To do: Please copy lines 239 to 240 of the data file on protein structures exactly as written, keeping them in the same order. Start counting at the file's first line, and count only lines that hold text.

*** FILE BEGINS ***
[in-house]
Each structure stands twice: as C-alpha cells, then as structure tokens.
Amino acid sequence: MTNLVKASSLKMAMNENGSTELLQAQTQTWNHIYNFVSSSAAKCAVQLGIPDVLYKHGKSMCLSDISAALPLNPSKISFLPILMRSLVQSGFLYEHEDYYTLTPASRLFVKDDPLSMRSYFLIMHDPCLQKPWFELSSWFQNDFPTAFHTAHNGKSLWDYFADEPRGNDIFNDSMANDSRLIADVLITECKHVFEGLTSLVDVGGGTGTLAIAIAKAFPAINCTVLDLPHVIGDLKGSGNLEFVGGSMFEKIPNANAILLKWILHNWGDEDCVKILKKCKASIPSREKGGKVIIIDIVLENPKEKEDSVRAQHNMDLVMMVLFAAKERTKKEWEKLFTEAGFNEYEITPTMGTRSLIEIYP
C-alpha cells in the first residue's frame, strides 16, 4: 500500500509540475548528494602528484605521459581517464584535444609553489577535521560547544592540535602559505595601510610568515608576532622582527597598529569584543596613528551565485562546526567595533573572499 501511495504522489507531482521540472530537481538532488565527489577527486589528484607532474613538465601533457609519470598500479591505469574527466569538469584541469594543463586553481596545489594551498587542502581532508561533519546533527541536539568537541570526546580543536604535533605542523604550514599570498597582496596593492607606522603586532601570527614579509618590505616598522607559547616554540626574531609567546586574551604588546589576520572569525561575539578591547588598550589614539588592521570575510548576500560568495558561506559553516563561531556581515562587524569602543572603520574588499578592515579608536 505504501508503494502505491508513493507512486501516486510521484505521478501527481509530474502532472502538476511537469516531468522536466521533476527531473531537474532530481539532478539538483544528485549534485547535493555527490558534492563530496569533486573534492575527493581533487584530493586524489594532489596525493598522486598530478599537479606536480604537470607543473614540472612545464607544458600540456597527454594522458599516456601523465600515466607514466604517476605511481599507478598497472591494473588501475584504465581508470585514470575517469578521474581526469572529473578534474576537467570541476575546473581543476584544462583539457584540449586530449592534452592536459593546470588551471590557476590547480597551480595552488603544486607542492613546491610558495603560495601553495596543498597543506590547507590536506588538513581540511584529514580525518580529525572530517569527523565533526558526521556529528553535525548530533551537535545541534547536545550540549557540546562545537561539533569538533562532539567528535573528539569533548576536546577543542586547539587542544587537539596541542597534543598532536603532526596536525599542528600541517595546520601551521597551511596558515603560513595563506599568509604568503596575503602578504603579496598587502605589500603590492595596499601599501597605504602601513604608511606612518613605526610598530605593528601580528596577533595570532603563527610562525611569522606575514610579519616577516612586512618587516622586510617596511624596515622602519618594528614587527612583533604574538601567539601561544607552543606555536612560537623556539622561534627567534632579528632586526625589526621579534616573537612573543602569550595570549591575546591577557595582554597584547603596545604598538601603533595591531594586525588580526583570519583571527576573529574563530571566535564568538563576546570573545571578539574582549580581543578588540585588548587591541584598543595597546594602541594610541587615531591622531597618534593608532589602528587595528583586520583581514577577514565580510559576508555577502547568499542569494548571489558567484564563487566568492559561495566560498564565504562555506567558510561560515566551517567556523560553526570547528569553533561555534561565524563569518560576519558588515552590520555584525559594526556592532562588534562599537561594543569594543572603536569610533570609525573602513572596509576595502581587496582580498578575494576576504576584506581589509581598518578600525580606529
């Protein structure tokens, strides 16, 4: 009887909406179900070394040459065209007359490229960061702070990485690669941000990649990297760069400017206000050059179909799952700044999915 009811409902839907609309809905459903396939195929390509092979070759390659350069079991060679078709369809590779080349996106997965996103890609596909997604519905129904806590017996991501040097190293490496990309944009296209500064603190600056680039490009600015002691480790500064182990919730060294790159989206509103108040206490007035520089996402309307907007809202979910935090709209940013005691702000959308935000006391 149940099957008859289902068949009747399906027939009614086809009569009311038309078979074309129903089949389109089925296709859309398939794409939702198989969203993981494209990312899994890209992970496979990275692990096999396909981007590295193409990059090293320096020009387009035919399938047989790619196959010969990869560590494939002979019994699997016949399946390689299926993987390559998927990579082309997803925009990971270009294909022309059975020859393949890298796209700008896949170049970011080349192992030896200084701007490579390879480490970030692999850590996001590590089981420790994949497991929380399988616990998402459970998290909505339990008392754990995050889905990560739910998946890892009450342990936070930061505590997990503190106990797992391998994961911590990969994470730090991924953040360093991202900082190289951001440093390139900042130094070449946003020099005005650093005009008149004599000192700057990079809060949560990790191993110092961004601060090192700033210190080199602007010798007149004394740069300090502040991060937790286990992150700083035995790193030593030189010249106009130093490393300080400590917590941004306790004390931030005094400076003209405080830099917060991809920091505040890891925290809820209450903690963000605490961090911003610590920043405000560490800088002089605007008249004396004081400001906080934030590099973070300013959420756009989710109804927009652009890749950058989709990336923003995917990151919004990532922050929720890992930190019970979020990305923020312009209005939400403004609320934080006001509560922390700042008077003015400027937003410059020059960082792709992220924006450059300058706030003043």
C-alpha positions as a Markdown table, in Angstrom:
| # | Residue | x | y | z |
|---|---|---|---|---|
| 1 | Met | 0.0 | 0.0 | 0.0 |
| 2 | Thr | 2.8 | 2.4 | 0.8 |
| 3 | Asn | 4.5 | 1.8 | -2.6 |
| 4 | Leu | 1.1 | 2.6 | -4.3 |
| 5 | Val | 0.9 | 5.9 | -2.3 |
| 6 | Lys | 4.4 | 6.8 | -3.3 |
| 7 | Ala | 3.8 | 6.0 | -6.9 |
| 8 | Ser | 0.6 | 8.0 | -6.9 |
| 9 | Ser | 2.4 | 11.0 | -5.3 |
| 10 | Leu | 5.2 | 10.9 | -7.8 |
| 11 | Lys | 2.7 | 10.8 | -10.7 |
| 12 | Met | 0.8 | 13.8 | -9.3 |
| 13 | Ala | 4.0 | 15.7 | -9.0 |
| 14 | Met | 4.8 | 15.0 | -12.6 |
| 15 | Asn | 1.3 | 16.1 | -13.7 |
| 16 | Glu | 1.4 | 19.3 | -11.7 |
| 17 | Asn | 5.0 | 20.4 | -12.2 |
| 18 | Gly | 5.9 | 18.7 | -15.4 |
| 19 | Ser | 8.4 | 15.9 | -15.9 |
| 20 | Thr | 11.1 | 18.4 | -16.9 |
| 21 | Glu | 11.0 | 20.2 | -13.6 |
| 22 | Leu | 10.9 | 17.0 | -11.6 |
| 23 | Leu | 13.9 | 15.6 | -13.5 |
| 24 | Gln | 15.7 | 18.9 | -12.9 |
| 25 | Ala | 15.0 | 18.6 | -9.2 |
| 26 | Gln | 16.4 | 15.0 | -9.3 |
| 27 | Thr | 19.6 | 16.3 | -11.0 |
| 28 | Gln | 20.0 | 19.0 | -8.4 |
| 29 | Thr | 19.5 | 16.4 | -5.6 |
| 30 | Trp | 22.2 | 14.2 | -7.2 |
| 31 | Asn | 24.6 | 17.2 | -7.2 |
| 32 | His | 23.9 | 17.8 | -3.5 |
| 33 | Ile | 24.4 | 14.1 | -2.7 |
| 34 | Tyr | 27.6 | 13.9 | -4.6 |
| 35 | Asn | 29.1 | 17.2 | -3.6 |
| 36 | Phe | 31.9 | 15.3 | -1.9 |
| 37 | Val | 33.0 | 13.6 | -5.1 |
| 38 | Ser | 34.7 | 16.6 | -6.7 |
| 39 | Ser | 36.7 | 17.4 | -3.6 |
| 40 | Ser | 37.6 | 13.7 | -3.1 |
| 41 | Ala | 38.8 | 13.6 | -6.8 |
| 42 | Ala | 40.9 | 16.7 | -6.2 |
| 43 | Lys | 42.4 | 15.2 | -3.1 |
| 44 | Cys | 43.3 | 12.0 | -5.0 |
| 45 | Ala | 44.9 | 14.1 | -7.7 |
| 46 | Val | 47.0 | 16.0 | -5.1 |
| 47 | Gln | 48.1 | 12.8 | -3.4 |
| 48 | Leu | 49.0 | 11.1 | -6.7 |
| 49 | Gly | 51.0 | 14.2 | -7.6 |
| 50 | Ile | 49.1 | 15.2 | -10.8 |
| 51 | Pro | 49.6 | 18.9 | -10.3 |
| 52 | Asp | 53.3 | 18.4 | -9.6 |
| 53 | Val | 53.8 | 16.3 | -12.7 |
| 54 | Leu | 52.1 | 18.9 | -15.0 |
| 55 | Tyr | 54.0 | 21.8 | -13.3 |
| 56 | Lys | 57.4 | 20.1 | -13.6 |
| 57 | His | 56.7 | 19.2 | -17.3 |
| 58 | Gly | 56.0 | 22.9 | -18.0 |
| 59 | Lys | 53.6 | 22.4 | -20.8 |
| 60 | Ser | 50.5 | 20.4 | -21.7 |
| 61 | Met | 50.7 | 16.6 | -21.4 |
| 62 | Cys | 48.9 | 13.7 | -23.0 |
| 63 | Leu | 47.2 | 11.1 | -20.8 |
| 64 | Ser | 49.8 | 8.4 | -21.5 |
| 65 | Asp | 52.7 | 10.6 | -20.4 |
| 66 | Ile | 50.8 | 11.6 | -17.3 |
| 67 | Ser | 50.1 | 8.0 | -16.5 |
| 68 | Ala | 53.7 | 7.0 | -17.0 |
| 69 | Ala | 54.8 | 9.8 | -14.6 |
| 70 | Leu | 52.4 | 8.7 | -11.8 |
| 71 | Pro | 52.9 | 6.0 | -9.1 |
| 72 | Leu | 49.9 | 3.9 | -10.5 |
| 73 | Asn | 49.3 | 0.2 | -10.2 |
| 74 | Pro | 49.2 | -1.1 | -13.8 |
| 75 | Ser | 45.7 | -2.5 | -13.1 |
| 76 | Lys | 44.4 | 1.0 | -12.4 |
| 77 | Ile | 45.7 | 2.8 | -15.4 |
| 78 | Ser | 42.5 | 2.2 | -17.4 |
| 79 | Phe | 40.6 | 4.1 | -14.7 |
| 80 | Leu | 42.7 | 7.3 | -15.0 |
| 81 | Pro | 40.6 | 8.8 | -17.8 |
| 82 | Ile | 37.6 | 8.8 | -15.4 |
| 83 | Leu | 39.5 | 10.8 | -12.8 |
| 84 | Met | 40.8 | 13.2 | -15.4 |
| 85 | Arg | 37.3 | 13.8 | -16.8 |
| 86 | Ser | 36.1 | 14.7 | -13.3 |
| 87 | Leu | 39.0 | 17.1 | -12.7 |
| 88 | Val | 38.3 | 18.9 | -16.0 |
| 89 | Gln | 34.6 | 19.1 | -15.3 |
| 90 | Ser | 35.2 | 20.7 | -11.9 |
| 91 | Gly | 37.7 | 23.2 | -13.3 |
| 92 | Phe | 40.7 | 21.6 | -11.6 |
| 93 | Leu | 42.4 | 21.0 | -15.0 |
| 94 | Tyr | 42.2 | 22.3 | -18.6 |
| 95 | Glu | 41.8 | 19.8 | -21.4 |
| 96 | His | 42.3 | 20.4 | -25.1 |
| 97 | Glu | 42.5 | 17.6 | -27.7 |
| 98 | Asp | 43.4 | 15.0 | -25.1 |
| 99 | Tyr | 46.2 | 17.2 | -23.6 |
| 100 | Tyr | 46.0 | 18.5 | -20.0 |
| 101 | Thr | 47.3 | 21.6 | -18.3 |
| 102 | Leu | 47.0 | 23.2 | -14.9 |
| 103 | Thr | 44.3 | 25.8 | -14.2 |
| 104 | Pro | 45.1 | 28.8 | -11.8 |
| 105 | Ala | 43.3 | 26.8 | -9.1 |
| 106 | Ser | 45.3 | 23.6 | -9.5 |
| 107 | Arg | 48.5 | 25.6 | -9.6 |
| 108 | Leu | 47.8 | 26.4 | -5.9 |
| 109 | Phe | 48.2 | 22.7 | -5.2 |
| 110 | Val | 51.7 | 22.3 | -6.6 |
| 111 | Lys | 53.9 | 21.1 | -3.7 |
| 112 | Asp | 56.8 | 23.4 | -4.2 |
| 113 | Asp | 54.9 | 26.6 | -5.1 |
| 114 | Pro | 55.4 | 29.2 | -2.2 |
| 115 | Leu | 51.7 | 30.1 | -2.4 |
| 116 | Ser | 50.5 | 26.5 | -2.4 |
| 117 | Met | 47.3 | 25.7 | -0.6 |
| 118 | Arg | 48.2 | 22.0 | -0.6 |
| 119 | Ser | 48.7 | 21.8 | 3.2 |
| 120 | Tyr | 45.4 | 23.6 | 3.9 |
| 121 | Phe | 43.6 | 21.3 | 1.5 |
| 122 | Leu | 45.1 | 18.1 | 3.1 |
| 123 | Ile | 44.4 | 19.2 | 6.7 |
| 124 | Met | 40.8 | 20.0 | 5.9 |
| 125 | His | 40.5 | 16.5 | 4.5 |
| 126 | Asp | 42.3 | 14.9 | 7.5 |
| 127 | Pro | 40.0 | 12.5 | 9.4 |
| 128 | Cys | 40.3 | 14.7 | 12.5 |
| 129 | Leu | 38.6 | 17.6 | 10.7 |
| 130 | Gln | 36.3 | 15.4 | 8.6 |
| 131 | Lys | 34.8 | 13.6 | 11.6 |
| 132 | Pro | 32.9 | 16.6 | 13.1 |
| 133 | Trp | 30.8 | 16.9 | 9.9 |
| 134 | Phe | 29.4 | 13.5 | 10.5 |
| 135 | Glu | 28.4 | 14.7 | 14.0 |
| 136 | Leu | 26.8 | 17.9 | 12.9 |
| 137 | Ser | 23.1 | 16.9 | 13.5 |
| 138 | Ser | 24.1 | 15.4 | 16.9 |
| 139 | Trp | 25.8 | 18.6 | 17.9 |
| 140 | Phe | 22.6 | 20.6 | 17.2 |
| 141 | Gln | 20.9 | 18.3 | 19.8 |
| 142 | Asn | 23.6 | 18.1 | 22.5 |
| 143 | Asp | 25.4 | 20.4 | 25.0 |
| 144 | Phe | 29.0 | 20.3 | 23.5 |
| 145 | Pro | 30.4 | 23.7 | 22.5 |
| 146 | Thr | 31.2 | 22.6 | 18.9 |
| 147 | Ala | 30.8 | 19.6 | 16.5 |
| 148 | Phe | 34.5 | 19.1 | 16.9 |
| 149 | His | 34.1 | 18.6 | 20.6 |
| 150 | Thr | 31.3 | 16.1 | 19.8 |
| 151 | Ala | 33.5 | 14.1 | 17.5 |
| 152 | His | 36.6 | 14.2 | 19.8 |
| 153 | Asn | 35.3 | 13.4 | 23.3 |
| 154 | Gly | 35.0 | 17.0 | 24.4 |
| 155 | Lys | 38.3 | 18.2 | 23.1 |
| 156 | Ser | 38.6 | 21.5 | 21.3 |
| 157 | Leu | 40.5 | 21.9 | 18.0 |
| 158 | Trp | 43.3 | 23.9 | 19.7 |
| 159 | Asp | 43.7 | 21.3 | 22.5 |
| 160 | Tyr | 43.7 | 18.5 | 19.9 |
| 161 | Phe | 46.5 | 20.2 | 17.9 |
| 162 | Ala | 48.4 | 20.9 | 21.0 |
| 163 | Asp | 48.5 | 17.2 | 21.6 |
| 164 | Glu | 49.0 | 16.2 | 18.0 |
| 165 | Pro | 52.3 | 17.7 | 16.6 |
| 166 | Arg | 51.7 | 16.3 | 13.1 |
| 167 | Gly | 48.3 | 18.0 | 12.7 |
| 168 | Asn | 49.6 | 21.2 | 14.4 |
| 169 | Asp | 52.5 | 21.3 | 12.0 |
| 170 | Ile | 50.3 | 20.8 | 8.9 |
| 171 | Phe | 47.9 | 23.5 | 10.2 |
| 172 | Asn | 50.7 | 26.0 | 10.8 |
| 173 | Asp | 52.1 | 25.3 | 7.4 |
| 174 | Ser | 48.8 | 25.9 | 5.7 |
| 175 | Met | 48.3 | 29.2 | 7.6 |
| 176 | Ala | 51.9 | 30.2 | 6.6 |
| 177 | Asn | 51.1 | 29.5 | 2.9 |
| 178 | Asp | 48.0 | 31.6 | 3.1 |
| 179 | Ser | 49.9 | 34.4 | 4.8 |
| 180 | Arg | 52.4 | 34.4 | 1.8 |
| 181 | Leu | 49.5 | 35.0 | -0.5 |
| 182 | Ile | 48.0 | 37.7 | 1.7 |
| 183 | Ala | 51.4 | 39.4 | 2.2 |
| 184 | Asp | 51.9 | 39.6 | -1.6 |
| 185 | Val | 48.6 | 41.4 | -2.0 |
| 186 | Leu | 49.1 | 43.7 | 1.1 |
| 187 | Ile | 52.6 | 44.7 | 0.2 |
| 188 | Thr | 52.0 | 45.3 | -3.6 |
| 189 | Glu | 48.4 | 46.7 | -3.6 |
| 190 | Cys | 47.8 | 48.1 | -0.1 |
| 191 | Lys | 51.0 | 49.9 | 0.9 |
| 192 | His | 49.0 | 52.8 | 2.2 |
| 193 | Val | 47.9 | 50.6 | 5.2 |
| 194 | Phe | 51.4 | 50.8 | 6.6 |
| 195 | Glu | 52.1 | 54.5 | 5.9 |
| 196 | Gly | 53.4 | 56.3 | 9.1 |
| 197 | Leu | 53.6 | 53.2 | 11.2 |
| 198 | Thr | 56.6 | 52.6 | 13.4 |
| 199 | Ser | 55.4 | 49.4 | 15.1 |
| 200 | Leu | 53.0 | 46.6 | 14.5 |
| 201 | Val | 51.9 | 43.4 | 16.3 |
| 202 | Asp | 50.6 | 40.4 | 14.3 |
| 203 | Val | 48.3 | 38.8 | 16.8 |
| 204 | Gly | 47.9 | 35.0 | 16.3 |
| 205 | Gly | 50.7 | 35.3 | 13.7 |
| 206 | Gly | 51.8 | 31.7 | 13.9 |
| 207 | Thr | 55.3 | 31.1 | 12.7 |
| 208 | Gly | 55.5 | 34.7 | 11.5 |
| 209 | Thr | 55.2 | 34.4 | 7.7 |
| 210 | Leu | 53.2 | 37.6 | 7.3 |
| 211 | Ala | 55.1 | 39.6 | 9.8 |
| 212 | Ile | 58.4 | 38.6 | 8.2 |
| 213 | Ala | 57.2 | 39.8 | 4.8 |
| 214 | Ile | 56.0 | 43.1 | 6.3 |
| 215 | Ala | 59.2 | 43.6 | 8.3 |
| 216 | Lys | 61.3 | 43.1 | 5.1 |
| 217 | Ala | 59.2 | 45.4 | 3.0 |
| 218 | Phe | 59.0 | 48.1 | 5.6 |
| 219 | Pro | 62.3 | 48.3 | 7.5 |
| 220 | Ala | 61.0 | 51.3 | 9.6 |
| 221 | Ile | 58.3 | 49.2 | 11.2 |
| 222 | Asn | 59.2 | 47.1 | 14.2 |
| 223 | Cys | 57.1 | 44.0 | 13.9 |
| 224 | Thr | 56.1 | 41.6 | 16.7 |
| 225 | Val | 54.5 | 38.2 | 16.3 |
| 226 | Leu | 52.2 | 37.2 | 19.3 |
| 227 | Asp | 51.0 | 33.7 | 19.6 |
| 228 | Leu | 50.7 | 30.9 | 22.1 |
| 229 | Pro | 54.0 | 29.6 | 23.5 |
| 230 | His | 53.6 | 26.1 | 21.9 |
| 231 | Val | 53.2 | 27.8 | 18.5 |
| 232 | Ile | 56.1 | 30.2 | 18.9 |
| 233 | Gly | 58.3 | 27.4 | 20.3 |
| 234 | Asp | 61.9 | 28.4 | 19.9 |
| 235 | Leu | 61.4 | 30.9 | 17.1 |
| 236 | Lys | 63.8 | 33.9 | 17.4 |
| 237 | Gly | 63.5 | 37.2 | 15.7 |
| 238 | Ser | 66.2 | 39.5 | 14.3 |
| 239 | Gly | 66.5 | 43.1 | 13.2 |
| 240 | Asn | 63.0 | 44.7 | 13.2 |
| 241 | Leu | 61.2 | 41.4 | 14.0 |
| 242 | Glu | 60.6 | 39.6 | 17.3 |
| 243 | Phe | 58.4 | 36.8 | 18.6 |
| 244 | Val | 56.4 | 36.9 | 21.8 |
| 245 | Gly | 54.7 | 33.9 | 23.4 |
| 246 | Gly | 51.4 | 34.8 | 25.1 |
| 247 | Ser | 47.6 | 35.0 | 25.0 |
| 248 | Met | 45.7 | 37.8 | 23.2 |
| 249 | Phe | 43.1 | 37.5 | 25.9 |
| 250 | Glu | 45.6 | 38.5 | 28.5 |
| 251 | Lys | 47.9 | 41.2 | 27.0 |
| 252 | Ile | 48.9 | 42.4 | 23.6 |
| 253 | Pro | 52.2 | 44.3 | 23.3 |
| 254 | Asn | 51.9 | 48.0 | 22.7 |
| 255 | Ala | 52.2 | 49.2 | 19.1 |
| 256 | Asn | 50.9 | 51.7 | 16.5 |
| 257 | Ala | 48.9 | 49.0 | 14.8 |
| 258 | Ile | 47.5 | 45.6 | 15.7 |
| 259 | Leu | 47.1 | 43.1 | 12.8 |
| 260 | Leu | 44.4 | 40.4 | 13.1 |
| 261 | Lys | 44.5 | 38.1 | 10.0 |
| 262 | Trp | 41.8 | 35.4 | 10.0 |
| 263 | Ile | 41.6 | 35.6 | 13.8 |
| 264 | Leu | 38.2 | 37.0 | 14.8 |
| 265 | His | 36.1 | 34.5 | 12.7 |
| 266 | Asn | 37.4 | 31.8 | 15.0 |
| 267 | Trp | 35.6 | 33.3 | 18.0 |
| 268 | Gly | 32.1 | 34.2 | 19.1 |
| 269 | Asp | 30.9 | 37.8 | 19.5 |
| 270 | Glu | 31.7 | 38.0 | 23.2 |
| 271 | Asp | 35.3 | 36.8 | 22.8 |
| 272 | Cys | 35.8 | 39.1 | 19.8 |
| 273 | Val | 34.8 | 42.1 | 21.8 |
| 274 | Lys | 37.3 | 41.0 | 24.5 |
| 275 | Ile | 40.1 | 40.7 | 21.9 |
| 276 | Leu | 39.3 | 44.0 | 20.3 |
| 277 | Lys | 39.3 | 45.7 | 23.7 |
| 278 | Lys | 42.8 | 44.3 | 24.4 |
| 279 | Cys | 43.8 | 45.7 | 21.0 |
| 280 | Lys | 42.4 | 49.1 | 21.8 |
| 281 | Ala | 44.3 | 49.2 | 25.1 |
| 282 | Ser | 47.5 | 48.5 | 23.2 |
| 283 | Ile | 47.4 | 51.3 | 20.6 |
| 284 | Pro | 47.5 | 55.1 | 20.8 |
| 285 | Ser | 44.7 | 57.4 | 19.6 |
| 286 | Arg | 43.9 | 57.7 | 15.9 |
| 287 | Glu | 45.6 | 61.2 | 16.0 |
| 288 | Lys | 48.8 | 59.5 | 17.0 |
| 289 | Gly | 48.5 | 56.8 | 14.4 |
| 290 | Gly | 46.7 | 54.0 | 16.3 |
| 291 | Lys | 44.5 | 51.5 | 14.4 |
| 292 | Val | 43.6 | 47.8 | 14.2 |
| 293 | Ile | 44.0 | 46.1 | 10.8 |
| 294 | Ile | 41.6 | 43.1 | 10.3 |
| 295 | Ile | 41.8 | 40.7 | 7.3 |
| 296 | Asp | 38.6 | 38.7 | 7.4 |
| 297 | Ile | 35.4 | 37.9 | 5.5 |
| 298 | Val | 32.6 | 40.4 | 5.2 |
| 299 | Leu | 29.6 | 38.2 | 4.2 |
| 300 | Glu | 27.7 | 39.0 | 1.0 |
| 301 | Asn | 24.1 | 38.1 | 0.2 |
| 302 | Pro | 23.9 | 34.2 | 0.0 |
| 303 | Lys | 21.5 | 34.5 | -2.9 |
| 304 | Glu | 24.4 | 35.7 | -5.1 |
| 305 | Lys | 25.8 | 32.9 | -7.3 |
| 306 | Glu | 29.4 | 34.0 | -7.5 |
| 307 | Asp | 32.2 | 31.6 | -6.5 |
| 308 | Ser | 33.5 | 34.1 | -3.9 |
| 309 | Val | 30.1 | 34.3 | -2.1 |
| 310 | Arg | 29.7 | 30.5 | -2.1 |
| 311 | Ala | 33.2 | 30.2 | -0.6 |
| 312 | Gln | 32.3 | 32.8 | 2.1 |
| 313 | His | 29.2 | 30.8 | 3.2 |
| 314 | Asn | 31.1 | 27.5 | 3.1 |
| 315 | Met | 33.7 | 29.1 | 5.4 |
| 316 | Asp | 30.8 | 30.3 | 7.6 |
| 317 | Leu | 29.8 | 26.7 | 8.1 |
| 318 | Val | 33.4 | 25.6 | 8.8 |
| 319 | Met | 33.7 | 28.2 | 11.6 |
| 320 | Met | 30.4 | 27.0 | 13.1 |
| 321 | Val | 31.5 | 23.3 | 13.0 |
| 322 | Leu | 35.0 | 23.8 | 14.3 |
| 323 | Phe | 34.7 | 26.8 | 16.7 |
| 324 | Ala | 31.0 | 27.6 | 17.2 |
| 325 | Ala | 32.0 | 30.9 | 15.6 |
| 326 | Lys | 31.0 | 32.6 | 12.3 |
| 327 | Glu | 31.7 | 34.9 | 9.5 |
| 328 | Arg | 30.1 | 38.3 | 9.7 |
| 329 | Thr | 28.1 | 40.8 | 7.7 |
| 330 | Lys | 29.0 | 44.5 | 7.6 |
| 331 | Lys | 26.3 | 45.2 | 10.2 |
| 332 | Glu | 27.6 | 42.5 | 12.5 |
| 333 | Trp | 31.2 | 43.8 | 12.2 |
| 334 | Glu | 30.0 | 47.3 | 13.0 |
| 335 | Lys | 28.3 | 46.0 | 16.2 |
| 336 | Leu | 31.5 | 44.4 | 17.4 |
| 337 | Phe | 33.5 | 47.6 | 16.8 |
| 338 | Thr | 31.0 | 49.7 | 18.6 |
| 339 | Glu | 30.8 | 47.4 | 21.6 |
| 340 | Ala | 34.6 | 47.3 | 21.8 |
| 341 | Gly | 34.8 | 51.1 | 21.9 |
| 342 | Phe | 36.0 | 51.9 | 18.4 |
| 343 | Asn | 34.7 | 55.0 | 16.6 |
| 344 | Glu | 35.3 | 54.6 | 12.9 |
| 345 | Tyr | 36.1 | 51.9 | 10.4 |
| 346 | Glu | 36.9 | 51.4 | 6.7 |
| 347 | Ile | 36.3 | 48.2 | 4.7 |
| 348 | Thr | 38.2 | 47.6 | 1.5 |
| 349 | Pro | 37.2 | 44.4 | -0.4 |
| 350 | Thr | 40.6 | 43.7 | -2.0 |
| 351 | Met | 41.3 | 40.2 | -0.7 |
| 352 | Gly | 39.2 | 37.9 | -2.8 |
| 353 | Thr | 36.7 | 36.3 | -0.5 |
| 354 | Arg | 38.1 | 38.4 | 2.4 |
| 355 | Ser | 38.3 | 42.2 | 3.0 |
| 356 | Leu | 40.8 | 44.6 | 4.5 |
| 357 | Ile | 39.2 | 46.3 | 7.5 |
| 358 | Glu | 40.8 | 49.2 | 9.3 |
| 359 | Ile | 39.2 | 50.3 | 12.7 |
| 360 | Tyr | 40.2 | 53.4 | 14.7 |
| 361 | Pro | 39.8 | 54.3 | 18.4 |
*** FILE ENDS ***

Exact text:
| 231 | Val | 53.2 | 27.8 | 18.5 |
| 232 | Ile | 56.1 | 30.2 | 18.9 |